evaluated (for example, when evaluating the structure of the PDU or
the version number), the "protection" from the community string is
bypassed.

> I do not understand what extra protection is gained from having a
different > community string for access to the MIB and for sending SNMP
traps.  I > believe this is a good common practice, and using ACL's to
control access to > the router is an otherwise good idea as well. 
Unless
someone is sniffing > the segment that the SNMPv1 messages are sent out
on,
what is the ultimate > risk of having the community string the same for
MIB
access and for traps? > Has the PROTOS tool uncovered a spot in the MIB
where the community string > is kept?

This only works, if the traps take a different way from the router to
the manager than the requests take from the manager to the router. If, 
in this case, the community in the trap PDU is the same as for request 
PDUs, the cisco would be compromised.

Second: Traps may be triggered from the outside, even if the attacker
has no way to access the device through the "management channel". So,
the attacker could trigger and sniff a trap anytime he/she wants,
while requests from the manager may be send only a few times a day.

But I agree on the basic point, it's pretty useless if the attacker
can sniff both traps and requests.

Regards,
		Klaus Moeller, DFN-CERT

- - -- 
Klaus Moeller          |                      mailto:moeller@cert.dfn.de
DFN-CERT GmbH          |            http://www.cert.dfn.de/team/moeller/
Oberstrasse 14b        |                        Phone: +49(40)808077-555
D-20144 Hamburg        |                          FAX: +49(40)808077-556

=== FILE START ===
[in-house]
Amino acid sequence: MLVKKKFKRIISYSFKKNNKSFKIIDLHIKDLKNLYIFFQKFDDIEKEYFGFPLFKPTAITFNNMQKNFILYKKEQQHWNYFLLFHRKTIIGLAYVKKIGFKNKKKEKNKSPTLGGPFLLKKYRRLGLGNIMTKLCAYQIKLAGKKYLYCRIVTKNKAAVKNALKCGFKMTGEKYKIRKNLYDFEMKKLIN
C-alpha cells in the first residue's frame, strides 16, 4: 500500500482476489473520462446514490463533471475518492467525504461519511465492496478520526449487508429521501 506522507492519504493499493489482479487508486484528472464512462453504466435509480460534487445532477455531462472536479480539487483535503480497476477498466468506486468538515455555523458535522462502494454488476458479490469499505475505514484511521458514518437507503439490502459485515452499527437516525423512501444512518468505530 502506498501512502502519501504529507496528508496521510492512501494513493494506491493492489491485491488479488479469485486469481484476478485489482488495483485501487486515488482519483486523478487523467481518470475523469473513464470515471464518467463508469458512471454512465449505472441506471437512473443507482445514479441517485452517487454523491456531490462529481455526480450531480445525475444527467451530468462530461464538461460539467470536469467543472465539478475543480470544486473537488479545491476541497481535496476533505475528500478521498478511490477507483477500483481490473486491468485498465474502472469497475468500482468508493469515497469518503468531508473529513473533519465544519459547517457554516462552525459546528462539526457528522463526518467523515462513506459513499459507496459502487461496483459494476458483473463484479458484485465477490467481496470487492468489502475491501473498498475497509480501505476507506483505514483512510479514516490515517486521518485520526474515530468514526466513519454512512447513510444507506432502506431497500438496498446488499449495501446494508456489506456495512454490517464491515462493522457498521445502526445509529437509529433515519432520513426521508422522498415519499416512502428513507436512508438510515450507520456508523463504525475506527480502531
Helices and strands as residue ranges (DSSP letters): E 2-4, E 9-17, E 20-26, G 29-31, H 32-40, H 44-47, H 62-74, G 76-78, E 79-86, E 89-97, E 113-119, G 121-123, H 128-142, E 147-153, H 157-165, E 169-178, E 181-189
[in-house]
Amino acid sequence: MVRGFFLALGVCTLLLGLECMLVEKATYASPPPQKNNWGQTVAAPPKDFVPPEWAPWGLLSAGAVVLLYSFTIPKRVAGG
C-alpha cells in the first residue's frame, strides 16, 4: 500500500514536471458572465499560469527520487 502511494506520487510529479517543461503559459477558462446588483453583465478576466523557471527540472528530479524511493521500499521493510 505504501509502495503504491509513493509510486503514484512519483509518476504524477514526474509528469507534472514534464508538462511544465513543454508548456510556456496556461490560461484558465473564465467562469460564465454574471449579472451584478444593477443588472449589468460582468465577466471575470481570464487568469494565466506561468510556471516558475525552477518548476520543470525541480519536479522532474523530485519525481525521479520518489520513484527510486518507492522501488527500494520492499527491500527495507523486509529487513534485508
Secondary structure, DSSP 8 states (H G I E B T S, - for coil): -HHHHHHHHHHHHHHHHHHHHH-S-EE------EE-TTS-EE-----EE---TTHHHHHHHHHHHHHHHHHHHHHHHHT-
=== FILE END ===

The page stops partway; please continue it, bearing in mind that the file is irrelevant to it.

Germany	               |         PGP-Key: finger moeller@ftp.cert.dfn.de

- - ---------- End Forwarded Message ----------



- - ---------- Forwarded Message ----------
Date: Wednesday, February 13, 2002 3:00 PM +0100
From: snmp-forum@cert.dfn.de
To: snmp-forum@cert.org
Subject: Bypassing Cisco ACL's for SNMP

- - -----BEGIN PGP SIGNED MESSAGE-----

Joshua Wright writes:
> Trying to confirm or deny posting on securitydatabase.net that indicates
"If > there is a snmp-communitystring defined with an ACL on it and a
'snmp-server > host' is configured with the same community-string, then
a
packet could be > send to the router/switch, that ignores all ACL's on
the
device".  The > posting is possibly suspect to misinterpretation of the
CERT advisory, but > otherwise scary if confirmed.

Not really. This is basically a configuration error. 

Imagine the following configuration:

	access-list 1 permit host X.X.X.X
	access-list 1 deny any
	snmp-server community blah rw 1
	snmp-server community blah rw

So what the 3rd line says is: Allow SNMP PDUs but only from ip address
X.X.X.X (depending on the definition of access-list 1) and only when
the community is equal to "blah".

Then the 4th line says: Allow all SNMP PDUs as long as the community
string is equal to "blah".

What we really have are two conflicting statements and the cisco
device just obeys the last order given. These are only to options of
the same statement, none of them is "superior" to the other.

Really, this is IMHO just a plain dumb way to configure SNMP on